Admittedly, short selling can be a risky endeavor. If the value of the ETF increases substantially, you will get a “margin call” from your broker, which means you will have to put up more money for the trade. If you don’t pay up, your broker will unwind your position.

In fact, your losses can ultimately be higher than the initial value of the stock price (if the ETF more than doubles). At the same time, the gains are capped at 100% — that is, if the value of the stock plunges to zero (which, in the case of these ETFs, is extremely unlikely).

So it’s a risky play, but a worthwhile one if done smartly. Here are some ETFs to consider shorting for the Chinese bubble:

  • db X-trackers Harvest CSI 300 China A-Shares Fund (ASHR): The ASHR replicates the CSI 300 Index, which includes 300 stocks listed on the Shenzen or Shanghai Stock exchanges. While this index is focused on large caps, there is a heavy concentration of financials. Such companies could certainly come under lots of pressure if there is a crash because of the issues of liquidity and debt exposure.
  • China Small Cap ETF (HAO): The HAO tracks the AlphaShares China Small Cap Index, which includes companies that have floats that range from $200 million to $1.5 billion. No doubt, these are the types of stocks that have seen the most frothiness and are likely to be very vulnerable if there is a crash.
  • iShares China Large-Cap ETF (FXI): The China Large-Cap ETF tracks the FTSE China 25 Index, which include the largest companies in China. Admittedly, the FXI probably isn’t the most ideal choice for shorting, as these kinds of Chinese stocks are likely to be more stable. But if you’re extremely confident that the bubble will hit in the near future, the FXI is a legitimate option for shorting.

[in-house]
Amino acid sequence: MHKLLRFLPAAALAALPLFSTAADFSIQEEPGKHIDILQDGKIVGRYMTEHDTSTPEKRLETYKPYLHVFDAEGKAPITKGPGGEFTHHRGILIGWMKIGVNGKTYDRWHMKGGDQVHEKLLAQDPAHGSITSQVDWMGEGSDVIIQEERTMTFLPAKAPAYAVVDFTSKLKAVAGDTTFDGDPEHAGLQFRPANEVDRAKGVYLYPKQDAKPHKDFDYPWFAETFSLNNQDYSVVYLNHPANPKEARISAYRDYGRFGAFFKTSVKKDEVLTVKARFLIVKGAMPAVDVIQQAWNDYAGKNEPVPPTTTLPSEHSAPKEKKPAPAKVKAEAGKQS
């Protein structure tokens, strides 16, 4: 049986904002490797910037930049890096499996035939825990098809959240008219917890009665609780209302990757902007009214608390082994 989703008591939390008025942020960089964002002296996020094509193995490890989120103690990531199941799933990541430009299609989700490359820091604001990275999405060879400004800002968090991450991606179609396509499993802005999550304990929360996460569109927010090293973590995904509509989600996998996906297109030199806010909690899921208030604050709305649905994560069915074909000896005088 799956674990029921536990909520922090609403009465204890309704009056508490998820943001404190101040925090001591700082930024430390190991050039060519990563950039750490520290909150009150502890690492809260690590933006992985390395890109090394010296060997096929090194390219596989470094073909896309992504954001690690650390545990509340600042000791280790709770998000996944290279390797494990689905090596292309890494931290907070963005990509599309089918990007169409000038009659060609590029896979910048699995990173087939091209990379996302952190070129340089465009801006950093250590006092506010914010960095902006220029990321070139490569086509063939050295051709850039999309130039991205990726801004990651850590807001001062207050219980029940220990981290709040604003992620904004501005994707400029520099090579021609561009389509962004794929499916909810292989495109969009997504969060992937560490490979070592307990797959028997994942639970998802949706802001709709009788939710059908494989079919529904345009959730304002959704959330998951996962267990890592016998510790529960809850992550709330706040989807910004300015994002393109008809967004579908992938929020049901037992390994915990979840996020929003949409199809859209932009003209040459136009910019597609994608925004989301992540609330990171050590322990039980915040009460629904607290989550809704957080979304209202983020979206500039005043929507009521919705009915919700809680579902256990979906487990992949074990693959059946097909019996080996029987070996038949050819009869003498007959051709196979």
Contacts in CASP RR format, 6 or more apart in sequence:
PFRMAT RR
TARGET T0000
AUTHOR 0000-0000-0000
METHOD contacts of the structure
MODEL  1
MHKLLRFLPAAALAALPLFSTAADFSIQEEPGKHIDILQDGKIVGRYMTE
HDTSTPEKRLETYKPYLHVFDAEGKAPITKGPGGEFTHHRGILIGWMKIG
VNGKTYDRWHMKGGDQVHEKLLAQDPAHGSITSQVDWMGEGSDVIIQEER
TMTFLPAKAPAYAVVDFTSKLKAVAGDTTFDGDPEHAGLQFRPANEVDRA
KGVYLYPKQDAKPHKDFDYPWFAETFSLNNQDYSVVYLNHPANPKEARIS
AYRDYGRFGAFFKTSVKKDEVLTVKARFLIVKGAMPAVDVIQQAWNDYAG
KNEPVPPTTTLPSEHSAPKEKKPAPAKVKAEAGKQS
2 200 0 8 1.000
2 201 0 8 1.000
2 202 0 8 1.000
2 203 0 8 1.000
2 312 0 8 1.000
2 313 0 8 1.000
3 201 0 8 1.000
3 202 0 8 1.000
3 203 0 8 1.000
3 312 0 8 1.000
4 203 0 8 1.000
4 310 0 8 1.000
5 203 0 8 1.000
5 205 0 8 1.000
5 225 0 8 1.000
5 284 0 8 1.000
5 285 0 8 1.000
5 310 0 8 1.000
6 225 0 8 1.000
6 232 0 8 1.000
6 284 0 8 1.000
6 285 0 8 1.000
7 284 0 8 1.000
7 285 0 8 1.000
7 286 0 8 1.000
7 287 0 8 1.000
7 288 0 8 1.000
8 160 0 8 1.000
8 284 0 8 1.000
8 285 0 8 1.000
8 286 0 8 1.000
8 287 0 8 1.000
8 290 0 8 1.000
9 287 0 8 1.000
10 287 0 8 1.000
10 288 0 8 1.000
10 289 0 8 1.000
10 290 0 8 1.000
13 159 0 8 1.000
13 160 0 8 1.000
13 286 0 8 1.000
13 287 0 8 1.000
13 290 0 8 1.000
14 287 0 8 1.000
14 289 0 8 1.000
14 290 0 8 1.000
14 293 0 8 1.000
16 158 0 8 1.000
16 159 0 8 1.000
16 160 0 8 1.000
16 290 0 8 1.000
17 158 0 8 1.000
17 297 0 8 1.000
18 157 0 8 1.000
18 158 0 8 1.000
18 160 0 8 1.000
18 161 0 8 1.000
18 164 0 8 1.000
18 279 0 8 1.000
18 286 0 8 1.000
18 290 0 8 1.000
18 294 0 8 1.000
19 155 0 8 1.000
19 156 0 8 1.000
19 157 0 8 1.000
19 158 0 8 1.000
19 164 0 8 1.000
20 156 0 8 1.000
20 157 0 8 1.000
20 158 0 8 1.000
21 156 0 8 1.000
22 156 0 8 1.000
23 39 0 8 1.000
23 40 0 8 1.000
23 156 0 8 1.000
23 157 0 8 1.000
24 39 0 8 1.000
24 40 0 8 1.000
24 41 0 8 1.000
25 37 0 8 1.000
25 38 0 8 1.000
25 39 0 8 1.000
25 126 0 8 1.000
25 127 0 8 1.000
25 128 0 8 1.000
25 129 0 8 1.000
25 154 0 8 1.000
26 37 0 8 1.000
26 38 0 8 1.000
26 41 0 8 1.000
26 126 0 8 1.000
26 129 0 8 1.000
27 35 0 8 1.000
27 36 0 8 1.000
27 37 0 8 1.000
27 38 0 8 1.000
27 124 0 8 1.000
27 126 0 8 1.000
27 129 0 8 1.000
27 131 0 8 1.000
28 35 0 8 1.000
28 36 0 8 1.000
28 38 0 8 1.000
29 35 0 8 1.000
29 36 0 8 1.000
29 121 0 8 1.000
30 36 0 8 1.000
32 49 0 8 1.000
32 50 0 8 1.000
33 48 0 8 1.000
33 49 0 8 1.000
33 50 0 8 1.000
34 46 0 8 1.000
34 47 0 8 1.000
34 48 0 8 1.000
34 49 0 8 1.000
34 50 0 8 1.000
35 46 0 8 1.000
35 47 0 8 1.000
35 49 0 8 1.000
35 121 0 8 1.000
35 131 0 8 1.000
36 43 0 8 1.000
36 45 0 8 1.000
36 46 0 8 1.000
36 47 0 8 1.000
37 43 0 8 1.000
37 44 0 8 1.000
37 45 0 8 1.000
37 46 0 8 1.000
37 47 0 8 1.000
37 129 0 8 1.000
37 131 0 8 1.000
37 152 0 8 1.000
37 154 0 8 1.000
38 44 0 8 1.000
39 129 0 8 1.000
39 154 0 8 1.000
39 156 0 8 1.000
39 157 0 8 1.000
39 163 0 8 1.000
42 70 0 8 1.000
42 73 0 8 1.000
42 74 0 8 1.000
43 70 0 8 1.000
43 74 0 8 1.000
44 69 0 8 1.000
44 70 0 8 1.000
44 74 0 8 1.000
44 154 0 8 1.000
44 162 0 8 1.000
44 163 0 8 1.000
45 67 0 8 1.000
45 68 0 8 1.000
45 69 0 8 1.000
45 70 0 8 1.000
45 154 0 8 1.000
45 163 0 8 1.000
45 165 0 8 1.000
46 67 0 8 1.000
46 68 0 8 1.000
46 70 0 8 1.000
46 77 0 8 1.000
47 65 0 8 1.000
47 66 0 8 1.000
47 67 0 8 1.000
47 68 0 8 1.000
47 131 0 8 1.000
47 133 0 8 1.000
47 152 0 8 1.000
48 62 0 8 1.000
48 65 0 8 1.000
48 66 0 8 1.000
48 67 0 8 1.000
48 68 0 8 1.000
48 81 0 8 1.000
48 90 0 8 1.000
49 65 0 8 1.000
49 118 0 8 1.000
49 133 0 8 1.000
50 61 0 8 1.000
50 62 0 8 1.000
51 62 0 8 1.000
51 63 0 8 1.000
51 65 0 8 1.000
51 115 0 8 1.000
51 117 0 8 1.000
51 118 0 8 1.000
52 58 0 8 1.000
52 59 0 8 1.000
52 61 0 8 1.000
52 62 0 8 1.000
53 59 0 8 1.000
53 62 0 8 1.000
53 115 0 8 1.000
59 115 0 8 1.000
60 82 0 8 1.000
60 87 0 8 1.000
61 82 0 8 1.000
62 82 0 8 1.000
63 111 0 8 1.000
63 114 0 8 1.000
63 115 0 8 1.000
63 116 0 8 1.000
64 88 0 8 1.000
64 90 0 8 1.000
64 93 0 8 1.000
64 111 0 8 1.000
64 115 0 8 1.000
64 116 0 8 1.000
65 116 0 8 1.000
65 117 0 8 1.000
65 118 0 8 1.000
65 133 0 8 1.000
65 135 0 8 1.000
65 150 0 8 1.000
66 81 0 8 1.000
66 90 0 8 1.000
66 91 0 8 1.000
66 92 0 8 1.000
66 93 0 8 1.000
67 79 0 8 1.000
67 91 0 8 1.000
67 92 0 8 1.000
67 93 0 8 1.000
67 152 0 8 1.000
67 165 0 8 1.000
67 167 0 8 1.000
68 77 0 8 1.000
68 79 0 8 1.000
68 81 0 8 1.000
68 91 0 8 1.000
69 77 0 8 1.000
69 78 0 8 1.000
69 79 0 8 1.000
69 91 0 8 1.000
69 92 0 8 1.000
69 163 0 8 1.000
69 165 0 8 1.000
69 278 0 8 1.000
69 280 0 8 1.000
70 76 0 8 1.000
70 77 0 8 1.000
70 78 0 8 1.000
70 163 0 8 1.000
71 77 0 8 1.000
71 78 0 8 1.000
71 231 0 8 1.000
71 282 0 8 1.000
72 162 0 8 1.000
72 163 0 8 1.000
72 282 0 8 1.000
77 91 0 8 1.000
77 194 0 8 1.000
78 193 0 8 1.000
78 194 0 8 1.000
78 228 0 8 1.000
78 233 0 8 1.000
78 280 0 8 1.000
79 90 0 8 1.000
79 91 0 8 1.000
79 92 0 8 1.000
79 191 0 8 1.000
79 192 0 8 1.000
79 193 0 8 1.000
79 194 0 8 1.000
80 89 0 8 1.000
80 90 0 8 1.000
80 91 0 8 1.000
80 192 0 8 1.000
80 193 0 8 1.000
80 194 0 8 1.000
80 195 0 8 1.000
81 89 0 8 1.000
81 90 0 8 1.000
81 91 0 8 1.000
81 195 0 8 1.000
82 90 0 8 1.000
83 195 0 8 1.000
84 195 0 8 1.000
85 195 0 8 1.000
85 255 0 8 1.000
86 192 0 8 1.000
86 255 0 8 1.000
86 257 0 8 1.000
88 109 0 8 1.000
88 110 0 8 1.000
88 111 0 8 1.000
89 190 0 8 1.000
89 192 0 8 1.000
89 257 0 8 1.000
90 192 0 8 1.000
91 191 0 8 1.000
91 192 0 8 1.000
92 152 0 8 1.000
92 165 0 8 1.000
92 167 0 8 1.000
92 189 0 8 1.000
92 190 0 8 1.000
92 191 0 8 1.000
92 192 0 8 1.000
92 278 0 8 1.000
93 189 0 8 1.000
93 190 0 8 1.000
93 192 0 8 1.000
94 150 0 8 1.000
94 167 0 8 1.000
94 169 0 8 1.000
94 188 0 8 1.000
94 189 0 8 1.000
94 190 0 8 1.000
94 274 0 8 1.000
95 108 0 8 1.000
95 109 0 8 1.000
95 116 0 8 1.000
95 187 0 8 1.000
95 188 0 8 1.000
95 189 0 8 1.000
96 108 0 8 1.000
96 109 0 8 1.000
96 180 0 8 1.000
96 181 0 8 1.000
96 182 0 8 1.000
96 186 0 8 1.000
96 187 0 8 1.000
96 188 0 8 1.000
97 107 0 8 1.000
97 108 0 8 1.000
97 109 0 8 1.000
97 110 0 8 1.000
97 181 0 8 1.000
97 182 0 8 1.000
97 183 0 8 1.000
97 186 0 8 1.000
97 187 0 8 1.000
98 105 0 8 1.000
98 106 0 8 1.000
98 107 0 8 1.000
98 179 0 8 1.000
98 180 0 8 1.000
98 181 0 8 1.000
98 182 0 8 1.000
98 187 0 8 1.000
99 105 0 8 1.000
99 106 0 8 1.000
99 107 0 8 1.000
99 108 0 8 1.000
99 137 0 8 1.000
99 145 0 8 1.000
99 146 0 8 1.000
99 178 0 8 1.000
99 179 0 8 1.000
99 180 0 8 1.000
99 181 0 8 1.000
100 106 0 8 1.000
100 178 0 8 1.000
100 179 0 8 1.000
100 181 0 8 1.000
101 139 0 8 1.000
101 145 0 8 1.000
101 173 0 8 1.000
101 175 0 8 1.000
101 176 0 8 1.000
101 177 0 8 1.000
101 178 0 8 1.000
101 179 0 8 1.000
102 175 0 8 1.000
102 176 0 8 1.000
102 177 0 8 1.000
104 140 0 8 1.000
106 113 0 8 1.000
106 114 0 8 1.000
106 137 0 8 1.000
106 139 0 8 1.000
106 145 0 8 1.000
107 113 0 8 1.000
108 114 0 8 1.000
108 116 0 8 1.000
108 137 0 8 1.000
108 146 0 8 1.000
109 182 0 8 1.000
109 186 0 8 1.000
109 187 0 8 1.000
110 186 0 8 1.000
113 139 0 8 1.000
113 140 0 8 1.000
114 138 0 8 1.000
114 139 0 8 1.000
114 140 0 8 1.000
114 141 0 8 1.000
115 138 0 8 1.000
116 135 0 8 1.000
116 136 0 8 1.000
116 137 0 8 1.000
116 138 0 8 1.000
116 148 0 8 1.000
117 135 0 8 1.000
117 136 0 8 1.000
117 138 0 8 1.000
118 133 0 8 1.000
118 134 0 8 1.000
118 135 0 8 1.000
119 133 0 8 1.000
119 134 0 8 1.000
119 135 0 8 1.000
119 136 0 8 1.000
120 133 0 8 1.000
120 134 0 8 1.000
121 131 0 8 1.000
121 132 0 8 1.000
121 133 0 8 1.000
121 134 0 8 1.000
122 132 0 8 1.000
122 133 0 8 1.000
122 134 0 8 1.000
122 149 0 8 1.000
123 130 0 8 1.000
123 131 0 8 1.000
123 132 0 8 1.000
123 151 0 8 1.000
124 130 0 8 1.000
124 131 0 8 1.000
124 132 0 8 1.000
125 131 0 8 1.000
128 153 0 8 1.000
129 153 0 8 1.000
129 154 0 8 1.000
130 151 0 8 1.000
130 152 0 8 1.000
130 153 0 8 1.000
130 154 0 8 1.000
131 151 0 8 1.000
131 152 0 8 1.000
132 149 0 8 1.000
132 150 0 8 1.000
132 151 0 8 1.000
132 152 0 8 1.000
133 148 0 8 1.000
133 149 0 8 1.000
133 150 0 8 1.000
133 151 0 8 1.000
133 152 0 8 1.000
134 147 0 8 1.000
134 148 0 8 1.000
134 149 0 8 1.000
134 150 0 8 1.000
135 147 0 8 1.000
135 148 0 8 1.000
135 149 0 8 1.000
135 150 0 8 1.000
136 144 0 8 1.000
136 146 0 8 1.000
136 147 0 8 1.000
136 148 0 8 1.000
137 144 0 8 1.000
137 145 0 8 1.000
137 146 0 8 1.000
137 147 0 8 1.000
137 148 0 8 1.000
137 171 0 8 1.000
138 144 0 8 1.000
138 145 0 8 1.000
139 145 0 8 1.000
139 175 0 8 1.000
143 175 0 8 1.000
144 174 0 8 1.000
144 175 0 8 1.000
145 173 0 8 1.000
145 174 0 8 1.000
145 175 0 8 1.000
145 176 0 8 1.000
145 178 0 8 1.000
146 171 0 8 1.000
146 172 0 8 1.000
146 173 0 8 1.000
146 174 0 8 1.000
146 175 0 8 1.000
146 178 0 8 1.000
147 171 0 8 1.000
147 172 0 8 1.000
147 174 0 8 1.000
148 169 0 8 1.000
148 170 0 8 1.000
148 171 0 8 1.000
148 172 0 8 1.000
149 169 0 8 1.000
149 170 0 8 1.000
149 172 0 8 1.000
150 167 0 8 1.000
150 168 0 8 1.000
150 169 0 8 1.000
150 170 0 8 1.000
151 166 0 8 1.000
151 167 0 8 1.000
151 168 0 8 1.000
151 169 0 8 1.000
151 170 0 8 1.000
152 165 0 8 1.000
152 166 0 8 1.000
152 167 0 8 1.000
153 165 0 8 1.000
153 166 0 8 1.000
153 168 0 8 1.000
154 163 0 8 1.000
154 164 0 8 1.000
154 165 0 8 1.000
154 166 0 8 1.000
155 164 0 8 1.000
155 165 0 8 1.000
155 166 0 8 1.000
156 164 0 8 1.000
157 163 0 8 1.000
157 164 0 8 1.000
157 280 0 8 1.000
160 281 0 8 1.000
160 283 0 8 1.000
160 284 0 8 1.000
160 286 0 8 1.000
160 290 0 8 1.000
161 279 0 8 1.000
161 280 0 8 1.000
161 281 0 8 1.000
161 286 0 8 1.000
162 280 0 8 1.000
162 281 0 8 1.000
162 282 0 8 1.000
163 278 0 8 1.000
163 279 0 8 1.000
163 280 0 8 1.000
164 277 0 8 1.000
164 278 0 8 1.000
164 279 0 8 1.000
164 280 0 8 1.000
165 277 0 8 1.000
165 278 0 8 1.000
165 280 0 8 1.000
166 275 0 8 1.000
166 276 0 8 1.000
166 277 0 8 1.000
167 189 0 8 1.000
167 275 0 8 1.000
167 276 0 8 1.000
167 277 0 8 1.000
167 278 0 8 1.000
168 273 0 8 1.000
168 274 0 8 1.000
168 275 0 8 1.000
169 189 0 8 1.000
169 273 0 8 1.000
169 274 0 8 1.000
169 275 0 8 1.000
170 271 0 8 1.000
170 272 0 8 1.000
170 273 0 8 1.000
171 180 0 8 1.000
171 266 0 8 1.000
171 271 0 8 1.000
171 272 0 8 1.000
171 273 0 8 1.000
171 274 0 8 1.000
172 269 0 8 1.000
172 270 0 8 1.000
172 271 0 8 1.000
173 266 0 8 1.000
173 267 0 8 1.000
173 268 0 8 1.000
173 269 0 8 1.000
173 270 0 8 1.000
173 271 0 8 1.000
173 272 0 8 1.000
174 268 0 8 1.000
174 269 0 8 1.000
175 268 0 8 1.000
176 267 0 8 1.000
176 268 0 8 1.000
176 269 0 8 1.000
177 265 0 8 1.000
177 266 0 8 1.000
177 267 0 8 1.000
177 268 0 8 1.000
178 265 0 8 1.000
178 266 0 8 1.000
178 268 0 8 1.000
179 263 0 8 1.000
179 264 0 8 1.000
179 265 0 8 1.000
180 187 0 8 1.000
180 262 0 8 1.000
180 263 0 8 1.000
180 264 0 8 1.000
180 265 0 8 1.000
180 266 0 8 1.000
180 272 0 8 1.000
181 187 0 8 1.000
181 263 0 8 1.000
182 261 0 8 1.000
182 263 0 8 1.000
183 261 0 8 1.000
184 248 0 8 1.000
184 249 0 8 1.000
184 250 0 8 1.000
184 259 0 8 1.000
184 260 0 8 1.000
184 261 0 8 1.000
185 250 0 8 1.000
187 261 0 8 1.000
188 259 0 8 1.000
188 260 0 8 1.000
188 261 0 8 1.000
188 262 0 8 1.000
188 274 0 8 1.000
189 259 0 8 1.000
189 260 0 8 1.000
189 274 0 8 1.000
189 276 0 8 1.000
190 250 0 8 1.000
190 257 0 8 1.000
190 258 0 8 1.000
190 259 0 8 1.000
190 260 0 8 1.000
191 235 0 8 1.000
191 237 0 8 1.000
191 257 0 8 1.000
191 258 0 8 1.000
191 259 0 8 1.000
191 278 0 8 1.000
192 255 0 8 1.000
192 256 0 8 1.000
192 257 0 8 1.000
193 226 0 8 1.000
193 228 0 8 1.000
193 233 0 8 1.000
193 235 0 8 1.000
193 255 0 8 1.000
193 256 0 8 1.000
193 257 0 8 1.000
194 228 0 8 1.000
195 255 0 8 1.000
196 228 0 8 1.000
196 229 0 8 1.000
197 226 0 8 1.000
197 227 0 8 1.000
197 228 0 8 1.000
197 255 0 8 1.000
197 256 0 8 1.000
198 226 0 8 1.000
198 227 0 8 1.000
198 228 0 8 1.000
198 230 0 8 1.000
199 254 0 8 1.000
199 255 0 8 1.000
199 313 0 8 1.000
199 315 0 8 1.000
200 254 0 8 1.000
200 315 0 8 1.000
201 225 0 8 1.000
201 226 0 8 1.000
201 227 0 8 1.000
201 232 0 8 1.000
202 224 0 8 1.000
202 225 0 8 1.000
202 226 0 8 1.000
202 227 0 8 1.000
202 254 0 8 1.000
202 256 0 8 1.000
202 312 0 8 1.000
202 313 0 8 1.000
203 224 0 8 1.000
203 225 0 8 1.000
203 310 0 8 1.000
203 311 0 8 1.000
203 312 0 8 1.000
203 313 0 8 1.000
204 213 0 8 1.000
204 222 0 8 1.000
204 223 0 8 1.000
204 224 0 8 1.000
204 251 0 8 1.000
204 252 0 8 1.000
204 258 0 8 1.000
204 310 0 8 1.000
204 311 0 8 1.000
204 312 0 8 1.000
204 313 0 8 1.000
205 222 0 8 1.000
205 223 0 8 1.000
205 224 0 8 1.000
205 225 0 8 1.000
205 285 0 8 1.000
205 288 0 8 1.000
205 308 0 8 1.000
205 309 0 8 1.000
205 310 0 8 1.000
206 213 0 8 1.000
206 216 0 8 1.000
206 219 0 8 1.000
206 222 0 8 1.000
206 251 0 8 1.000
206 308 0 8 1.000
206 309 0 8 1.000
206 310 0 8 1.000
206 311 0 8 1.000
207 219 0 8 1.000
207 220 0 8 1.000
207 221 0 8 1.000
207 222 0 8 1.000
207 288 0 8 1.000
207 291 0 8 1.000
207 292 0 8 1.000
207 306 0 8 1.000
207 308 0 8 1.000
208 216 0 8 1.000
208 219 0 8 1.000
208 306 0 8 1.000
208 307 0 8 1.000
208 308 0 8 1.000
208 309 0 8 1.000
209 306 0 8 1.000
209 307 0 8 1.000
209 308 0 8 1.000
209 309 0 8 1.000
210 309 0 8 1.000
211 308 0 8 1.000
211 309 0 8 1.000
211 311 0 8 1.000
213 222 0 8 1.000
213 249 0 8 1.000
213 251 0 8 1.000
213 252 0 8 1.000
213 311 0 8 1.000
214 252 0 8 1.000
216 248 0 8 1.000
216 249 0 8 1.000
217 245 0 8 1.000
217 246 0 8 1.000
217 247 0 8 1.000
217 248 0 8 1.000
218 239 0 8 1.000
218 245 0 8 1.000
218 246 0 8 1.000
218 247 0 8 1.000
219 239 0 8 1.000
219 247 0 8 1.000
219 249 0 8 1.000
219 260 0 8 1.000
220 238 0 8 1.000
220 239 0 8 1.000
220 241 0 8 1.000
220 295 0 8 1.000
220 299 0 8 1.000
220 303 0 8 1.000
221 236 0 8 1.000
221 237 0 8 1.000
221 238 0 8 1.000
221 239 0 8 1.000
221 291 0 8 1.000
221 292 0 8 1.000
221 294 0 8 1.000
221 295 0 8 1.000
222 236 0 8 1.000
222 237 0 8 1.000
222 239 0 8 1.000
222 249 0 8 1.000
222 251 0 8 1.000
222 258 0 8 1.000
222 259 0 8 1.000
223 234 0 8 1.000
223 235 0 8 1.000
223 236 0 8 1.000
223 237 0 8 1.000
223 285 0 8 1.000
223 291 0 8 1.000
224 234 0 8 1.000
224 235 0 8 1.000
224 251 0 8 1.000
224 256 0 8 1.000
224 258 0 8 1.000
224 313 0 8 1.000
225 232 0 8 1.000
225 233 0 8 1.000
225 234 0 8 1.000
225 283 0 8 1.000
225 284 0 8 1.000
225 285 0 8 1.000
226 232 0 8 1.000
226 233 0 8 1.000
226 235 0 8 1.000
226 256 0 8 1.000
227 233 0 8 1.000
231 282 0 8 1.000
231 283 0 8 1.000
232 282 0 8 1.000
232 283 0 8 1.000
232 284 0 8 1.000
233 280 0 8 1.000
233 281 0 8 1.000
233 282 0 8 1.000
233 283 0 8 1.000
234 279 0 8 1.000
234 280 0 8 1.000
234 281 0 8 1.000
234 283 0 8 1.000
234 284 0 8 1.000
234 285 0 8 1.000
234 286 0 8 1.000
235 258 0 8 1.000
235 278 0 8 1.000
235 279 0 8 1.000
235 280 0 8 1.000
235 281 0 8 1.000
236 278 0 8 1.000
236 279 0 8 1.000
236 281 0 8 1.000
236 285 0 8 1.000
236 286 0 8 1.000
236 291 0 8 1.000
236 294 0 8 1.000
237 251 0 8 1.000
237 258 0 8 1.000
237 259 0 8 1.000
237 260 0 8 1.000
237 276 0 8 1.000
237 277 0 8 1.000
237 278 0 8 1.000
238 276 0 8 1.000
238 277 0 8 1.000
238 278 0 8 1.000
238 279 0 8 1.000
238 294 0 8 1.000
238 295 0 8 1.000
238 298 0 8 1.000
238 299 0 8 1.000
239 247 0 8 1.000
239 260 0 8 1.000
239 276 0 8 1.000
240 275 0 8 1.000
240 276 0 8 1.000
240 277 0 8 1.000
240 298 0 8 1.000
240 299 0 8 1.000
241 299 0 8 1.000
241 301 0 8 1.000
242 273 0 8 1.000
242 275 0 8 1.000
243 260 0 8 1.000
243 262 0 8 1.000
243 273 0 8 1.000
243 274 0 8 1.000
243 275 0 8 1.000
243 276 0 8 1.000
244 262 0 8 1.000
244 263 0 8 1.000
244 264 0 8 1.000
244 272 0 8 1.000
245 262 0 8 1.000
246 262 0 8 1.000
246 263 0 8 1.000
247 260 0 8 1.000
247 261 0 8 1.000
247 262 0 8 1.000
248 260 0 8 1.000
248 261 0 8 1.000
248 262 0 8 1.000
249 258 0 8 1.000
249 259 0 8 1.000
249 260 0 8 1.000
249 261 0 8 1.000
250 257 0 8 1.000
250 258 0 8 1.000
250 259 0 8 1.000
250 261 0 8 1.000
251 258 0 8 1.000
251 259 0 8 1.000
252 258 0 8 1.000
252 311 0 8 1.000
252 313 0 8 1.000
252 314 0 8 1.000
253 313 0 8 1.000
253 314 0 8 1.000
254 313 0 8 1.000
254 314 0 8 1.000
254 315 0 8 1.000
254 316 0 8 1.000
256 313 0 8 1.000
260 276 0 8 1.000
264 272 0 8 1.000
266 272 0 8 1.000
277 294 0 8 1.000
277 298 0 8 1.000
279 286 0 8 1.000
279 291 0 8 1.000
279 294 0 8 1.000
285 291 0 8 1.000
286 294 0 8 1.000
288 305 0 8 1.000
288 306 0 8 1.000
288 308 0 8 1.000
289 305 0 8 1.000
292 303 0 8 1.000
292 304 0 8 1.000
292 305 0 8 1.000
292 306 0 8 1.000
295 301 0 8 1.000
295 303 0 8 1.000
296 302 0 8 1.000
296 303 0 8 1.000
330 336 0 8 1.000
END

Of course, some investors avoid short selling because of the risks and requirements, such as the need to have a margin account.

What to do? Well, one option is to look at inverse ETFs, which track indices in the opposite direction. For a basic inverse ETF, the value of the fund will increase 1% for every 1% drop in the underlying index.

There are also leveraged inverse ETFs, which amplify those performances. For instance, a 2X inverse ETF will increase 2% for every 1% drop. There are only a small number of inverse ETFs available, however, such as ProShares Short FTSE China 50 (YXI). This is a basic inverse ETF that tracks the FTSE China 50 Index, which focuses on large caps.

But for leveraged ETFs like this, the overall risk can be brutal. Small moves in the wrong direction can result in big losses for investors, and such funds should only be used by knowledgeable traders with very high risk tolerance.

Bottom Line for Chinese Stocks

As famed billionaire investor George Soros once said: “Stock market bubbles don’t grow out of thin air. They have a solid basis in reality, but reality as distorted by a misconception.”

There are certainly clear signs that Chinese stocks look like they are in bubble territory. Valuations are excessive, the recent moves have been parabolic and retail interest is at fever pitch. The only question is where you’ll be when the bubble pops.

Tom Taulli runs the InvestorPlace blog IPO Playbook. He is also the author of High-Profit IPO StrategiesAll About Commodities and All About Short Selling. Follow him on Twitter at @ttaulli. As of this writing, he did not hold a position in any of the aforementioned securities.